For those in the investment world, the term “bear” represents those who expect a stock’s value to go down, or as it often plays out, those who are against a particular stock and company. Taking bearish sentiment a step further, short sellers are bears who bet on a stock’s value going down.
Those who have been bearish on Tesla for a few years (or several years), and especially those who have been shorting the stock, have been seeing a very tough time. Tesla’s stock price has gone up enormously in the past year, and while bears/shorts were hopeful during a recent drop that it would deflate at a similar scale, it just bounced back again in the past 5 days from about $601 to nearly $700. (Disclosure: I own a small share of Tesla stock.)
Nasdaq writer Martin Tillier shared his thoughts on this and mentioned that he has been consistently bullish on Tesla’s stock (TSLA) for a couple of years at least.
“I know and understand that that gives me a subconscious bias no matter how hard I try to be impartial, which is why I declare my interest. I sometimes wonder, though, what excuse the Tesla permabears have.
“After all, every reason they have given over the last few years not to buy TSLA, or to short it, has been shown to be wrong (and in the case of shorting the stock, disastrous). Yet they still keep coming up with new reasons for being bearish against TSLA.”
Tillier noted that in the beginning, he had some sympathy toward the bears and even agreed with them at the time on some of their arguments. He’d even written bearish articles, because, for a while, Tesla was just an idea — not an actual business.
He acknowledged that they made great cars but that the production during the early stages was very limited and the “path to profitability looked more like a mountain trail than a path — steep and difficult, with a good chance that it would lead to a fatal fall. Founder and CEO Elon Musk was unorthodox, abrasive, goofy, and arrogant — all at the same time. There were scary headlines about cars catching fire and going out of control etc., etc.”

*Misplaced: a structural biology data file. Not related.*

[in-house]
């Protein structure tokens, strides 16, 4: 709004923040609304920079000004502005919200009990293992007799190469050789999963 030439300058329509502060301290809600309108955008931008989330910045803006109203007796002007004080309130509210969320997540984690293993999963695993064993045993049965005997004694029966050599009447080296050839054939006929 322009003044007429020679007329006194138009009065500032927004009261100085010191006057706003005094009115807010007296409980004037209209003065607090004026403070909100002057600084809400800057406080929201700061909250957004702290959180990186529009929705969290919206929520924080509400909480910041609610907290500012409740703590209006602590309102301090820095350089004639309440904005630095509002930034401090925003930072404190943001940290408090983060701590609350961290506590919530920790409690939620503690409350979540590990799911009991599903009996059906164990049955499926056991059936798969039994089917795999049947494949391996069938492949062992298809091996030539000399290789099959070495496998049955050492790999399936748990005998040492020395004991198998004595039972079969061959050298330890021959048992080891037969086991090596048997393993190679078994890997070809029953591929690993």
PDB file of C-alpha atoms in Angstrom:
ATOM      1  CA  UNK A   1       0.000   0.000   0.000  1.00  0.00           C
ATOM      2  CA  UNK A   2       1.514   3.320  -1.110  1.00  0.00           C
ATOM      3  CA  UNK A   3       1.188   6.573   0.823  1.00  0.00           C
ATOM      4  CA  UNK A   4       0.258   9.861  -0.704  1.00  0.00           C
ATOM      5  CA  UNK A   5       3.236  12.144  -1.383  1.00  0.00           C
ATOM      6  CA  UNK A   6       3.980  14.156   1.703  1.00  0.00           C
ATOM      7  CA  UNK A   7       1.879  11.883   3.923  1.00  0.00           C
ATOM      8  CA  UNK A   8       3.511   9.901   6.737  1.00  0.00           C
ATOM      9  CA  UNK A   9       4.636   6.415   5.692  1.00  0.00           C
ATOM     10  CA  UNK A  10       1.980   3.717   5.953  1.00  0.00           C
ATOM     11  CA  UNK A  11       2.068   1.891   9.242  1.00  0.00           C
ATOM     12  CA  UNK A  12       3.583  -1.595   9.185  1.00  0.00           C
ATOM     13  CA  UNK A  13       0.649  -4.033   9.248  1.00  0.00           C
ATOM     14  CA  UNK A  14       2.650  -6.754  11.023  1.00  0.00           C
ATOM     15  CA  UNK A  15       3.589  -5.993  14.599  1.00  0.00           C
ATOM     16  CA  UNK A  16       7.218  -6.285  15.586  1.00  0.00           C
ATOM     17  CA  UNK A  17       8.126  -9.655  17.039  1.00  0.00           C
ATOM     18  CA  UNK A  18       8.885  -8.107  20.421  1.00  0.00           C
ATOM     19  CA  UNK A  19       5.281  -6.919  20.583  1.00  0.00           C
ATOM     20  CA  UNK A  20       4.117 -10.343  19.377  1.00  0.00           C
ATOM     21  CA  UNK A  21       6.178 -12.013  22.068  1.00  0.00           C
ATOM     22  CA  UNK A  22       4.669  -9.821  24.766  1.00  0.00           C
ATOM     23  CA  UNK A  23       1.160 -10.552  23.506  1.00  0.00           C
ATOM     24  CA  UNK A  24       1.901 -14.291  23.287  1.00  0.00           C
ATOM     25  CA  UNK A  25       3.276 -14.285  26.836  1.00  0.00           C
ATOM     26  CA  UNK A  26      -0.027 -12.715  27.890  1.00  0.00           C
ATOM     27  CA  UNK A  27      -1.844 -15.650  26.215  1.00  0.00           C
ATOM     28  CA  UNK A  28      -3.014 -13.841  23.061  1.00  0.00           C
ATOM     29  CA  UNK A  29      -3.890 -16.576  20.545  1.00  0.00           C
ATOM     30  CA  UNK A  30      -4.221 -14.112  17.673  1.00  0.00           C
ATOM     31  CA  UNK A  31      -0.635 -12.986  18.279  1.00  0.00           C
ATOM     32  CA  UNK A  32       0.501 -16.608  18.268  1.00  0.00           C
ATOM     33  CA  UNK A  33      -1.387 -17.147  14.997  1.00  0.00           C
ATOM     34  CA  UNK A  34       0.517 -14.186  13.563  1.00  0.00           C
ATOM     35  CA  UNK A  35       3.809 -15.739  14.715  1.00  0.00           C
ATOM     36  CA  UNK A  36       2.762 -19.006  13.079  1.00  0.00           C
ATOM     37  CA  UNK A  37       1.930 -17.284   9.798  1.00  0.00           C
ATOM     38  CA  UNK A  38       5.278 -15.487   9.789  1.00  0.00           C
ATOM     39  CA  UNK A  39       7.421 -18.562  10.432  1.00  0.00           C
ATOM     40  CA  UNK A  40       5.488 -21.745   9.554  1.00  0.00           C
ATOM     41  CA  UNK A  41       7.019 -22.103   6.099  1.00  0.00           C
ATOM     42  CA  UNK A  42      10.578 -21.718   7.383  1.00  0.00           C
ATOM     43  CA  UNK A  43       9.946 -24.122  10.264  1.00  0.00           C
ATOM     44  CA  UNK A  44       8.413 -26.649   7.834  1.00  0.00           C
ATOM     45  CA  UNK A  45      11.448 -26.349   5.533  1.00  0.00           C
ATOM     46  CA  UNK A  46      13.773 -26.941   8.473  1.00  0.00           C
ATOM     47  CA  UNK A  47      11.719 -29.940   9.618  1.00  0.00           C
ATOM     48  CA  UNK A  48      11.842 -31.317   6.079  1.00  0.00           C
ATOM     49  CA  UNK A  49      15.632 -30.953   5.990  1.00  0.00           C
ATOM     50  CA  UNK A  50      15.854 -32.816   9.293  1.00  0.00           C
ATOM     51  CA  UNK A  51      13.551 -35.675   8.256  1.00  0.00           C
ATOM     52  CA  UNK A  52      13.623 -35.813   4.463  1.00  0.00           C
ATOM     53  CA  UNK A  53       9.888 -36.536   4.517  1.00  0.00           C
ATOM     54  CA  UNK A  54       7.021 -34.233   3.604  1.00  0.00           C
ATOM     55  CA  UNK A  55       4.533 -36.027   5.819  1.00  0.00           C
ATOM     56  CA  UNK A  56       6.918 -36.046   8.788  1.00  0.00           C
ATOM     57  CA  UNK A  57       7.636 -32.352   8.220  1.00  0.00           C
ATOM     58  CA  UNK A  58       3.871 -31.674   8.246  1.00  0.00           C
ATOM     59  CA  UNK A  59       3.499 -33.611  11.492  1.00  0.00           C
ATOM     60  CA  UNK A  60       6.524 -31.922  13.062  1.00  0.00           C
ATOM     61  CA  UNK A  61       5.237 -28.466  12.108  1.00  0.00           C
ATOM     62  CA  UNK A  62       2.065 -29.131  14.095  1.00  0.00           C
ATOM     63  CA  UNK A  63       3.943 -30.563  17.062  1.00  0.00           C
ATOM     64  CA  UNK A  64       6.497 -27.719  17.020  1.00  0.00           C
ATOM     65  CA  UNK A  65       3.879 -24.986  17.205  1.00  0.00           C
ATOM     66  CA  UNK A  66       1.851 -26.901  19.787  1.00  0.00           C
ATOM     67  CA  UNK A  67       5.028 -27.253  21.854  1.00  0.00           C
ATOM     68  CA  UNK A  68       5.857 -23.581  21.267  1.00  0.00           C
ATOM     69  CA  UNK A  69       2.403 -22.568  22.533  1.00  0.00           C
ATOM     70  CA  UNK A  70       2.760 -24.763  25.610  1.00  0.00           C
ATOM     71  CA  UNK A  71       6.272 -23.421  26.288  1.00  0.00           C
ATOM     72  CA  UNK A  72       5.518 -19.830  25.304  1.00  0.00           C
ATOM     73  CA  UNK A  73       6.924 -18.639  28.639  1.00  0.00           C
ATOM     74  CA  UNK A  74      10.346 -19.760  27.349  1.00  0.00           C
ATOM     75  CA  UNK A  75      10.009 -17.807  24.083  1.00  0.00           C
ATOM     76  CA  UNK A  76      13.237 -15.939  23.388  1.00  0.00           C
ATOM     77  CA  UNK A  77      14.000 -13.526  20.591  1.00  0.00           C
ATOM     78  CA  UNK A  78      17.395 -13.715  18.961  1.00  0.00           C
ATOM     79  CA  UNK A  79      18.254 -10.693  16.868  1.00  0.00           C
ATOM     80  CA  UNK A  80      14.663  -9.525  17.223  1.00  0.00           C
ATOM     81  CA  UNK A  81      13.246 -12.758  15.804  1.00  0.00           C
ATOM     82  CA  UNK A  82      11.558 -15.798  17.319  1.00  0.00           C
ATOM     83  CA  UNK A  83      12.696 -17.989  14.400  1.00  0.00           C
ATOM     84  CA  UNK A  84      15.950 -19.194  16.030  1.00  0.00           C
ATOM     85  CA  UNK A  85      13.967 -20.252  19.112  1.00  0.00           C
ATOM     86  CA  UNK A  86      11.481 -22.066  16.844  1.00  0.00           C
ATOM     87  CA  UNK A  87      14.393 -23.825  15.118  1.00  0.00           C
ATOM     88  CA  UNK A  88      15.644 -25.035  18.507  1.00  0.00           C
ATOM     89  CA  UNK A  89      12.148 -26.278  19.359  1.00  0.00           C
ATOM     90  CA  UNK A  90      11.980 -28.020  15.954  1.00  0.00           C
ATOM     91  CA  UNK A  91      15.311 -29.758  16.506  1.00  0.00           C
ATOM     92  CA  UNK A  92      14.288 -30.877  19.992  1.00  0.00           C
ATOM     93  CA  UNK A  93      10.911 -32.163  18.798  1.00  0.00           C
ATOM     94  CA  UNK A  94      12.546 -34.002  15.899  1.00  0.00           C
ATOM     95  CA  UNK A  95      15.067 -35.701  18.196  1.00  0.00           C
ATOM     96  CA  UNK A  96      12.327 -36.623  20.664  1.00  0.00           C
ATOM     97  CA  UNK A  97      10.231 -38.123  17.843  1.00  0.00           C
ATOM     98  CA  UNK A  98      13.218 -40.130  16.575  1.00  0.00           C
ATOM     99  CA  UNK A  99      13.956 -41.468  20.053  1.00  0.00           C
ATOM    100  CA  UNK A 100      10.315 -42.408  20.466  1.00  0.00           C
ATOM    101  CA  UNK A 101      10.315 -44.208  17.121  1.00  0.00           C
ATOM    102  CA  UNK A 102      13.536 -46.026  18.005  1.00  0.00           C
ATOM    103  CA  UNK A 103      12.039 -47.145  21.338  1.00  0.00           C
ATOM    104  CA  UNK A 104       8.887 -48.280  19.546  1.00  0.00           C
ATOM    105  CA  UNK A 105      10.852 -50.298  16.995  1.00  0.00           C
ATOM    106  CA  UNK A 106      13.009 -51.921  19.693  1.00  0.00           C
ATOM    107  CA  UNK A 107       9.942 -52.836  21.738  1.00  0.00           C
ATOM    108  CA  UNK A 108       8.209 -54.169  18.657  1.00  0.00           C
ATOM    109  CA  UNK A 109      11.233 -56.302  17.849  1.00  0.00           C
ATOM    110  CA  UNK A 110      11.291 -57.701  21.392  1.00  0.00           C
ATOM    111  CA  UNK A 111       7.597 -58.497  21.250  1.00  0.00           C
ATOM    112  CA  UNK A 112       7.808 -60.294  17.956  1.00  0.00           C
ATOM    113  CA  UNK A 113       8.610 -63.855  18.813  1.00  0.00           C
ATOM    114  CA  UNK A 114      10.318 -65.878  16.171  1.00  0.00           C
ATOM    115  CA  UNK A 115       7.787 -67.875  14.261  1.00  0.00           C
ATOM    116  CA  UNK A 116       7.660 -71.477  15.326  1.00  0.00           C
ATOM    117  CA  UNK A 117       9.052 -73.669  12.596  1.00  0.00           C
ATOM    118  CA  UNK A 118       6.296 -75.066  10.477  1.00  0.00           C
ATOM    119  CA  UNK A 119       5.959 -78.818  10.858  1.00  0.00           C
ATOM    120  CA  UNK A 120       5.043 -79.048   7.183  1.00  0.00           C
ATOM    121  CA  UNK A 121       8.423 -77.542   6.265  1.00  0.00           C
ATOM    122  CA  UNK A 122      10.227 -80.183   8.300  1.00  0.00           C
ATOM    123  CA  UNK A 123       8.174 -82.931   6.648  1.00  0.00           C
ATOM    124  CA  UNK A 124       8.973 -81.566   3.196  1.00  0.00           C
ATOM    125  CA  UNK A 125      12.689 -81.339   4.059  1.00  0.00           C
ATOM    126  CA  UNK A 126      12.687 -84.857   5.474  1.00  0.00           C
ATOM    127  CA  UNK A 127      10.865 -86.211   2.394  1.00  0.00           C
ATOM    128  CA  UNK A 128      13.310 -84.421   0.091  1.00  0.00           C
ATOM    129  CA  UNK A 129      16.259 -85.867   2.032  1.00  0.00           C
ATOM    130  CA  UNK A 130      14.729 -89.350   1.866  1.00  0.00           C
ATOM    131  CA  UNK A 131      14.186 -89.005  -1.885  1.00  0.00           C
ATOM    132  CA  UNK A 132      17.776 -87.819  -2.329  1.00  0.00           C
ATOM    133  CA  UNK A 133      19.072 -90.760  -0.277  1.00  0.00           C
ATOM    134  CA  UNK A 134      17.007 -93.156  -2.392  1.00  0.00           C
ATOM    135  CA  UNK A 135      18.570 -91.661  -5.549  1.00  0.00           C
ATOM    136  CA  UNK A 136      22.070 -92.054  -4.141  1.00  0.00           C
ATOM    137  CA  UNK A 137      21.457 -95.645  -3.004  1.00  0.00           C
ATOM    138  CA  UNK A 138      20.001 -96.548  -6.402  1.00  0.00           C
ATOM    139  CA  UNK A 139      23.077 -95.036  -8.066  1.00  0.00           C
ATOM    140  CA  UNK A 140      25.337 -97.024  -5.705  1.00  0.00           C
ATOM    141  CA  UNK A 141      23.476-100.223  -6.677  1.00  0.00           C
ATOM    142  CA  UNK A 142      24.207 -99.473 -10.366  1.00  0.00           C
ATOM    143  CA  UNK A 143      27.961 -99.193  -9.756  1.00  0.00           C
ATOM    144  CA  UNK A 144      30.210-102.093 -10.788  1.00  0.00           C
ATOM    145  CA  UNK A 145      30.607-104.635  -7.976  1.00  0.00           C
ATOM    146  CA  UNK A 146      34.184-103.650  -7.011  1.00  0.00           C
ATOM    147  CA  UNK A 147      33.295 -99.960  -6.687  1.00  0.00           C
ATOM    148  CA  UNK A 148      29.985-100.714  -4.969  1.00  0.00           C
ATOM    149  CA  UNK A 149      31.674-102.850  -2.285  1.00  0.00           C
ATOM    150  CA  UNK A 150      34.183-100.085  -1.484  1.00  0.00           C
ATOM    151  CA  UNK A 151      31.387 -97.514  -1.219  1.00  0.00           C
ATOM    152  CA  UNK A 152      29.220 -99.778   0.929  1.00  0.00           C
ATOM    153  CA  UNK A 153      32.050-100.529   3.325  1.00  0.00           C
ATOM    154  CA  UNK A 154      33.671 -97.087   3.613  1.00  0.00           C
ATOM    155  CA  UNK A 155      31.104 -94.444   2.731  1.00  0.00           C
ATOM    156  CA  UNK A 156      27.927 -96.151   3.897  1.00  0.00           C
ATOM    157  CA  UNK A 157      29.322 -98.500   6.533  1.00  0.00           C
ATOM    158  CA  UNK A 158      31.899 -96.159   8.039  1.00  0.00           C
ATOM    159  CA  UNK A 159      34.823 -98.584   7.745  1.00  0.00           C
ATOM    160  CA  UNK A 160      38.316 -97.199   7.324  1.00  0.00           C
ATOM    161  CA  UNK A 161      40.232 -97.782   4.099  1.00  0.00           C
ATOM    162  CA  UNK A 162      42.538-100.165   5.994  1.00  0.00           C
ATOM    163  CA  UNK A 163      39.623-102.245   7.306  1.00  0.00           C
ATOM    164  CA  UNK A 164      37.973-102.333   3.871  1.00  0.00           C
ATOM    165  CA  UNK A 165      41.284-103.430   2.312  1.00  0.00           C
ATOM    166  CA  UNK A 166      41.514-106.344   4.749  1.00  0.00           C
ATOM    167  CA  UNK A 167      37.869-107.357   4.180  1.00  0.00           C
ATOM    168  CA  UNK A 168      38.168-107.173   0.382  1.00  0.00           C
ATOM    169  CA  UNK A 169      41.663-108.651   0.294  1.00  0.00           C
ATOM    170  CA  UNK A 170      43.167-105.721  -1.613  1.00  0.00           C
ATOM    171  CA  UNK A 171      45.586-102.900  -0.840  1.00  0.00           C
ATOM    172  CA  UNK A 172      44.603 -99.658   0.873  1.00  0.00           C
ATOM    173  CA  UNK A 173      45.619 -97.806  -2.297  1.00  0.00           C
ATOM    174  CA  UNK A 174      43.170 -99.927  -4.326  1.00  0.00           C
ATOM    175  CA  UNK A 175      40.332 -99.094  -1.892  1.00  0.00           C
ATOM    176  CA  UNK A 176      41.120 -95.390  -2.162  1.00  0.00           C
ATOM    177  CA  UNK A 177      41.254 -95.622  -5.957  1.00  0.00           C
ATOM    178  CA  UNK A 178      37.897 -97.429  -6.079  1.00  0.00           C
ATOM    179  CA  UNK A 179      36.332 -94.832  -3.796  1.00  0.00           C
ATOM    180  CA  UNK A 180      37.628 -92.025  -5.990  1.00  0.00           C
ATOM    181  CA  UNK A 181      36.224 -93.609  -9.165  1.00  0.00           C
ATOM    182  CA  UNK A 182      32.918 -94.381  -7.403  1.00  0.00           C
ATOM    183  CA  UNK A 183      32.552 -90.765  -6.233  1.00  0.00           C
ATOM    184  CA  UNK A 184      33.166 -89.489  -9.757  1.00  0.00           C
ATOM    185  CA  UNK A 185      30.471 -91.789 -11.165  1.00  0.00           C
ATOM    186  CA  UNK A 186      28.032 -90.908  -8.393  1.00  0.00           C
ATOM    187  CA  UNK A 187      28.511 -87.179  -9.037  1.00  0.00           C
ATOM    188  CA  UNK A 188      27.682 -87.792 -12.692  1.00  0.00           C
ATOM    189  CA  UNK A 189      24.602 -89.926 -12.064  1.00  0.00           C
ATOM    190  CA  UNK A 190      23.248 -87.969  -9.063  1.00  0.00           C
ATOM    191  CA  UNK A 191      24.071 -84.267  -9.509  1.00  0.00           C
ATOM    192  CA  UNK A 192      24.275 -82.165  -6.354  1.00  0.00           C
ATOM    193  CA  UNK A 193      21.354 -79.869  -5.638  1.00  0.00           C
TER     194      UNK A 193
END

However, he began to realize that as time passed, Tesla’s products and its drive to succeed spoke for themselves. That drive was born from Elon Musk’s leadership.
“They navigated that steep path with the help of investors, and the negative headlines were shown to be sensationalism at its worst. Those stories pointed out the remarkably few safety glitches in cars that had a much better safety record than their counterparts. After all, a ‘One Tesla Catches Fire!’ story every six months or so will draw eyeballs, if only because of its scarcity, while a ‘519 Gas-Powered Vehicles Catch Fire Today’ story would get boring after a while if reported daily.”
Tillier noted that, recently, the production numbers began to ramp up, and as this happened, the bear thesis started changing. In one instance, it was that margins would be squeezed as other automakers started making EVs. The usual “the competition is coming” or “Tesla killer” mantras reworked. Then the thesis dictated that Tesla could never penetrate the Chinese market — the local competition wouldn’t allow for this. Again, wrong. Tillier speculated that the next reason not to buy Tesla would focus on “value.”
Tillier’s piece about the Tesla bears losing the war they waged on Tesla and its stock follows several other news pieces. Barrons reported last week that all of Tesla’s short sellers had vanished and cited the “endless battle” between bulls (those optimistic about or invested in the stock) and bears — “the bears don’t have much fight anymore, despite a nice dip in the share price, and the short-sellers have all but surrendered.”
Following that, Teslarati shared that Tesla bears are becoming an endangered species. In that piece, it was pointed out that former Goldman Sachs Asset Management CIO, Gary Black, noted that the declining number of Tesla bears may be due to the debunking of critical bearish arguments against Tesla.
Having been following Elon Musk and Tesla since 2018 and writing for CleanTechnica since 2019, I was witness to these battles and often participated in them. Debunking the lies and the FUD (fear, uncertainty, and doubt) was something that I felt compelled to do. I didn’t like the outright lies against Elon Musk and I did what I was able to do — I wrote about it. I, along with several others, was the target of some of the more hardcore bears, who often labeled tweets with “TSLAQ” (which stands for Tesla going bankrupt, in stock market style).
It’s a great feeling to see some of the viciousness die down. Although, not all of it.
I want to build upon what Tillier said. Tesla’s products speak for themselves. However, Tesla’s success also speaks for Tesla. The one thing that has been consistent during this entire war was Tesla’s focus on its products and customers despite the constant noise made from the press, short sellers, and trolls. Observing this has helped me to grow in areas of my own life and I’m grateful to gain the knowledge I’ve gained since following Elon Musk and Tesla in 2018.
With all of this said, it’s important to remember that Tesla is the loudest voice for sustainability and clean energy in the world. If it wasn’t for Tesla, EVs would still be the butts of jokes, and other automakers wouldn’t even attempt to make good ones. Tesla has changed the industry, as it set out to do, and it continues to leave its fingerprint on the auto market day after day.
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